Tiempo de lectura: 3 minutos
Susanne Vielmetter Los Angeles Projects, Los Angeles, California, USA
23 de abril de 2016 – 28 de mayo de 2016
Susanne Vielmetter Los Angeles Projects is pleased to announce our first exhibition with celebrated conceptual artist Mary Kelly. Circa Trilogy presents a newly completed project that addresses the meaning of an historical era shaped by the events of 1968.
The Trilogy includes three large works in compressed lint: Circa 1968 (2004), Circa 1940 (2015), and Circa 2011 (2016). In each work, Kelly appropriates and reinterprets an iconic archival image through the lens of generational memory. The images that Kelly has selected are synecdochical; while they represent certain moments of The Blitz, the student uprisings of 68, and the Arab Spring, they encapsulate the wider historical narratives of these major events both in their ubiquity and the way their specific aesthetics communicate the image environment of the time. In the installation, light noise is projected onto the lint, creating an uncanny resemblance to black and white film of the forties, grainy video of the sixties, or the glare of a contemporary computer screen. Kelly’s concept of history as a lived relation to the past is concerned with materializing affect as much as fact, and her working process is intensely durational. Individual units of compressed lint are cast in the filter screen of a domestic dryer over several months and hundreds of washing cycles; then assembled as large panels of low relief. Each work also is paired with a letterpress print, consisting of a diagram and text by the artist, that composes a “tour” of the lint image, and provides a score for a performance by the artist collective My Barbarian and cellist Betsy Rettig during the exhibition opening.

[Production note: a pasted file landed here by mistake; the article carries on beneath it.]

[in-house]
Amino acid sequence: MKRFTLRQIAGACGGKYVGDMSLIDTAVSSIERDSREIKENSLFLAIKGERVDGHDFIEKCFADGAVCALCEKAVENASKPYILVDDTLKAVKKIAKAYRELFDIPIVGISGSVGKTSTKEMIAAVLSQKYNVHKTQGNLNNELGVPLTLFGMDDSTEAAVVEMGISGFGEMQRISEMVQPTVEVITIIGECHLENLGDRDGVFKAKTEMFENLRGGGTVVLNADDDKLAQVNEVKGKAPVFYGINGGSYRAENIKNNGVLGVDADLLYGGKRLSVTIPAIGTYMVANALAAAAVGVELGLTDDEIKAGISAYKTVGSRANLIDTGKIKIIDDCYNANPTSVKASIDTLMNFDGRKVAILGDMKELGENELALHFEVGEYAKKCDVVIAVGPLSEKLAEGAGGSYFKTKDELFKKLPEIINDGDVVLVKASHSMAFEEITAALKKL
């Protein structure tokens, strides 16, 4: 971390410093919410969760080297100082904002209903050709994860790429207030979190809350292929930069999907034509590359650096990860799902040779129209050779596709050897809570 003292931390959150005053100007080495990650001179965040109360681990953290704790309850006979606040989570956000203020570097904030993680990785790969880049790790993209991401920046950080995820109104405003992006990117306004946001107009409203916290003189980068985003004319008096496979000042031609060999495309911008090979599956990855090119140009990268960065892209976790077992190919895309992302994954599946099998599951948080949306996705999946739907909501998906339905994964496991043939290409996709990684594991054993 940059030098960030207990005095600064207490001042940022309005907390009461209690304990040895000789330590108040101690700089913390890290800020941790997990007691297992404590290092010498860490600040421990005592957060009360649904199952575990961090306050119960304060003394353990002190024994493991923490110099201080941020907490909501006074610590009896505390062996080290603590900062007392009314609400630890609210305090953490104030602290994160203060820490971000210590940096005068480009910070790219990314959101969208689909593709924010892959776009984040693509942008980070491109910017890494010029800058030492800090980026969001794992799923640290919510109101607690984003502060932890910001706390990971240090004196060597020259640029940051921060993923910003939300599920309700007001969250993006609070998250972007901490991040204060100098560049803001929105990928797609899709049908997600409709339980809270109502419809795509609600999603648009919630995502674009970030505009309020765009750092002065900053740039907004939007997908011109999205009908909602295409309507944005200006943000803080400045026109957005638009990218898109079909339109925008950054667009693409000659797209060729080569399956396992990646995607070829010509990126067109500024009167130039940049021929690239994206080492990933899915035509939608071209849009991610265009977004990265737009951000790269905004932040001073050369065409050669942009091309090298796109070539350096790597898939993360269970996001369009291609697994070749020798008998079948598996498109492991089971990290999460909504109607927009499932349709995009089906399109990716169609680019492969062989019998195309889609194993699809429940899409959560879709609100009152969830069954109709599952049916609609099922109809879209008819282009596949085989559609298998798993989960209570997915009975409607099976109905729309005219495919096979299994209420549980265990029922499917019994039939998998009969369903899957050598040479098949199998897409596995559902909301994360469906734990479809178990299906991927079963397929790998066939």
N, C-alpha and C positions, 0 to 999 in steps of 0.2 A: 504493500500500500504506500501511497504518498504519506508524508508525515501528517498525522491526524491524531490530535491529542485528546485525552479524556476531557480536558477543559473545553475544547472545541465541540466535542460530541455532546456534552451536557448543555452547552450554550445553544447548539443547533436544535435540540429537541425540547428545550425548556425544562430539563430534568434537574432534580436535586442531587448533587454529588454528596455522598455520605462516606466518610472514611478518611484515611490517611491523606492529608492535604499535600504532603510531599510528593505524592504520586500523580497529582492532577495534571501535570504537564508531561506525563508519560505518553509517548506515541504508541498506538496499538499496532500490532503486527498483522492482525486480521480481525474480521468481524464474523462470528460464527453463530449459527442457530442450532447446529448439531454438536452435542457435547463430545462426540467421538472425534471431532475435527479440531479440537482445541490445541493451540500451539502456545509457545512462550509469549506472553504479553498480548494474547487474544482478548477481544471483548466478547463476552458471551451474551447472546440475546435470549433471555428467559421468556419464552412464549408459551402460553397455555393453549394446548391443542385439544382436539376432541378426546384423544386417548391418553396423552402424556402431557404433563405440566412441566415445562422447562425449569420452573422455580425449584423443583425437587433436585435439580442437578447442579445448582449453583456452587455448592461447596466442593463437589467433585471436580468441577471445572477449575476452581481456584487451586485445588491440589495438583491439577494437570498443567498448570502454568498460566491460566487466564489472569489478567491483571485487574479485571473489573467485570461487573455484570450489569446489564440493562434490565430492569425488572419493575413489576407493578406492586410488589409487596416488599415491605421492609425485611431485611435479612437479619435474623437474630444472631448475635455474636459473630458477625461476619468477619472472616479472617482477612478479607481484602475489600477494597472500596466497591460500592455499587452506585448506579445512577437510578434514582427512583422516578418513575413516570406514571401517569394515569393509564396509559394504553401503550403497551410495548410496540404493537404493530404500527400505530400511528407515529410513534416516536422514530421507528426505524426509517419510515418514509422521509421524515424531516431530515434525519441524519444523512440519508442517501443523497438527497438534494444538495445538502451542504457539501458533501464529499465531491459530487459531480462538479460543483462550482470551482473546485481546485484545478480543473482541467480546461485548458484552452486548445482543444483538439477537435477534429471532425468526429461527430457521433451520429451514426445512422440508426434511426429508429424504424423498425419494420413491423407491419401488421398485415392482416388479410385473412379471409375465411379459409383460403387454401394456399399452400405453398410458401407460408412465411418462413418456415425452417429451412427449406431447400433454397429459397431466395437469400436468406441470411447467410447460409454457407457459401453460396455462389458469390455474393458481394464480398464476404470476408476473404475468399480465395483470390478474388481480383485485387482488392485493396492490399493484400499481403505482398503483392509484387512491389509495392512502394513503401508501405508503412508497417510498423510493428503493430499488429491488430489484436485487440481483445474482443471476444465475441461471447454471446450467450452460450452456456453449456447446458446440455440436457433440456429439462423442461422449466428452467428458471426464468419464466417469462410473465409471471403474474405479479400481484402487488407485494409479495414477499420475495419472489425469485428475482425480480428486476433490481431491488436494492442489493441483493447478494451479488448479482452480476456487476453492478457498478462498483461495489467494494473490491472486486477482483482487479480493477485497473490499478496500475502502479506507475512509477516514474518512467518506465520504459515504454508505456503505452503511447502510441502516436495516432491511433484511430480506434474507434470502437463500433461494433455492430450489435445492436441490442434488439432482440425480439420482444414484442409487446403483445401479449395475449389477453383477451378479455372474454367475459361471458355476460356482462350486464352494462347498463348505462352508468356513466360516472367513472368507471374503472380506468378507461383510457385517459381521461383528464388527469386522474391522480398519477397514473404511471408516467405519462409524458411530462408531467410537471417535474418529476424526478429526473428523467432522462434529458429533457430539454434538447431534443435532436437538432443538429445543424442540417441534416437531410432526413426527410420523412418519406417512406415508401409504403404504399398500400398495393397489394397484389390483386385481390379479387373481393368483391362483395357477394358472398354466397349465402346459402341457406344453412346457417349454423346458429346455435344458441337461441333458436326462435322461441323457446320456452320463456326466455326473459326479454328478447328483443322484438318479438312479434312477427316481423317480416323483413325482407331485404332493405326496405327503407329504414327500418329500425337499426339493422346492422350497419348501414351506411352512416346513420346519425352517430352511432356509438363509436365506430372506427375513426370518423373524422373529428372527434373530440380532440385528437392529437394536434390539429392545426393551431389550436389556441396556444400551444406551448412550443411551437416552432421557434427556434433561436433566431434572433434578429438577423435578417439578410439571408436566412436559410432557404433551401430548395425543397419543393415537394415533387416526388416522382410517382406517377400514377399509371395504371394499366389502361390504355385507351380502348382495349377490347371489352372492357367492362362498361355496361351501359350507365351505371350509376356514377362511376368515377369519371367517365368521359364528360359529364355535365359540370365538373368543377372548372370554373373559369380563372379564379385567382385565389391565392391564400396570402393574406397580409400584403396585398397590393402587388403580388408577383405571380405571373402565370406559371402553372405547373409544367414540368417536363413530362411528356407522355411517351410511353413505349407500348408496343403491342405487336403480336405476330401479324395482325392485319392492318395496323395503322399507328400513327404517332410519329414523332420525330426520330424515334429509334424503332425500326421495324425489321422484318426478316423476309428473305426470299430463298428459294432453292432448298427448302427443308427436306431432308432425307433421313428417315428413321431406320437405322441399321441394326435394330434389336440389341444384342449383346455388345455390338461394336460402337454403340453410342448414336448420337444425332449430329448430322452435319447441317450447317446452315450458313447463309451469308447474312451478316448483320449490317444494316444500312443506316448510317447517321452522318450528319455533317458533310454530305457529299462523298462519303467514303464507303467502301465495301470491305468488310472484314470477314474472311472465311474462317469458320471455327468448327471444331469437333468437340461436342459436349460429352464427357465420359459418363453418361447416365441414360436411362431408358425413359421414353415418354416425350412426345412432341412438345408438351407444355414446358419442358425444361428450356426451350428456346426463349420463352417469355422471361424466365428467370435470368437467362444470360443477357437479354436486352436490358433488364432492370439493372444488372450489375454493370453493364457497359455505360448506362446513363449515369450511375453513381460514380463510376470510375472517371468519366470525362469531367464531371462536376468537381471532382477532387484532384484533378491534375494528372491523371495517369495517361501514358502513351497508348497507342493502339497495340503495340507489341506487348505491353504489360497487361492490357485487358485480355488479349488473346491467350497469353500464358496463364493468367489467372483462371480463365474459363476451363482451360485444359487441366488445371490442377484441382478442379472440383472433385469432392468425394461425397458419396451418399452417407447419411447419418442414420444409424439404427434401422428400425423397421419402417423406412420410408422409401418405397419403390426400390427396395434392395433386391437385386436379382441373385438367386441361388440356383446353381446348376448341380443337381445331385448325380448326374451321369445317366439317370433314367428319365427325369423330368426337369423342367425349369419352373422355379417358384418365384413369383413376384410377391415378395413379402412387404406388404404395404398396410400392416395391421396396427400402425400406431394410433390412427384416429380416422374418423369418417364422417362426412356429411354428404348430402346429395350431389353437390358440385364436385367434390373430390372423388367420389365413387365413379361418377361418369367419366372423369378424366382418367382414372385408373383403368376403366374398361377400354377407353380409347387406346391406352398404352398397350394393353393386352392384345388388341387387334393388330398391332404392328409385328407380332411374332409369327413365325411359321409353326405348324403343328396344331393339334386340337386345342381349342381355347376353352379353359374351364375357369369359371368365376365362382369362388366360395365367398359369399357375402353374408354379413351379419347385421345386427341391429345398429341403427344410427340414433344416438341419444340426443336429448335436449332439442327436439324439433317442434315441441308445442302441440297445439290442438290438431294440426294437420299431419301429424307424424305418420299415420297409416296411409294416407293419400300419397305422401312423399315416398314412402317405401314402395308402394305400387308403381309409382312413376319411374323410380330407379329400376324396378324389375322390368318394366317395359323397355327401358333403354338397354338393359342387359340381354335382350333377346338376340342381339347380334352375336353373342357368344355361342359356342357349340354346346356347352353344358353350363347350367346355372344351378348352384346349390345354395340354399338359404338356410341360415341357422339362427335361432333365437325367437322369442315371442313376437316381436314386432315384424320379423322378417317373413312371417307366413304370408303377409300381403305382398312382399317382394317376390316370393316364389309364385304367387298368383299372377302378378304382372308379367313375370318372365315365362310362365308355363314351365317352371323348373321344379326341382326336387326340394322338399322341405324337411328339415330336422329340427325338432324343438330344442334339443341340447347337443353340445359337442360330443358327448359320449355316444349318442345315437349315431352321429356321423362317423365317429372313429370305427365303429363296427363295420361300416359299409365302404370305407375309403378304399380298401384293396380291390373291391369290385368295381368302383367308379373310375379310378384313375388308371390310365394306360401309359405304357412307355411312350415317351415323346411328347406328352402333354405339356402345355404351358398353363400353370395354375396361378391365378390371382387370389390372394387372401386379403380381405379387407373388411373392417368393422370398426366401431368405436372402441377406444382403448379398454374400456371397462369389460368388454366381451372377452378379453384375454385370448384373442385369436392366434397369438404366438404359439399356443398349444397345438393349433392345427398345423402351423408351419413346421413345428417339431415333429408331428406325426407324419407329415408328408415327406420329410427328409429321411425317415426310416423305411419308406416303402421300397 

Circa 1940 is based on an iconic photograph of London during the Blitz. Three men, reading books in the ruins of the Holland House Library, are posed to suggest a moment of transcendence amid the chaos. Kelly describes this moment, not long before she was born, as the political primal scene for her generation, underpinning the anti-war protests of the 1960s. Circa 1968 adopts Jean Pierre Rey’s famous picture of Paris, in May, just before the general strike. In a direct reference to Delacroix’s Liberty Guiding the People, a young woman hoists a flag, held aloft by a male companion. She appears trapped by the role she tries to portray, yet sets a precedent for the legal and personal empowerment of women through the feminist movement of the early 1970’s. Around this time, many of the women involved in that movement had children, and it was their curiosity about 1968, as young adults, that Kelly says motivated her to undertake this project. Circa 2011 draws on the abundant, but often anonymous, images of the encampment in Tahrir Square during the Arab Spring. Before the military takeover, at the highpoint of the revolution, when aspirations to form a secular and democratic government still seemed possible to achieve, these images brought back memories of 1968, but events proved otherwise. This final work is far more abstract than the previous two, reflecting not only the difference of the past and opacity of the present, but also an aesthetic shift from the carefully curated, posed pictures that shape our recollection of 20th century events to the vast networks of images from cellular phones that combine in our memories to describe current circumstances.
In addition to the Circa Trilogy, Kelly presents a series of smaller lint works that reference the covers of 7 Days, a short-lived weekly newspaper founded by an alliance of women engaged in feminist politics and men in the self-styled ‘revolutionary left.’ They aimed to establish parity in the production process and give full support to the Women’s Liberation Movement. Launched in October 1971, 7 Days ran until May 1972, and during that time, Kelly contributed articles and illustrations to several issues. These images and headlines present a far more specific and mundane chronicle of the events that defined the early years of women’s liberation in contrast to the archetypal images presented in the larger works.
Courtesy of Susanne Vielmetter Los Angeles Projects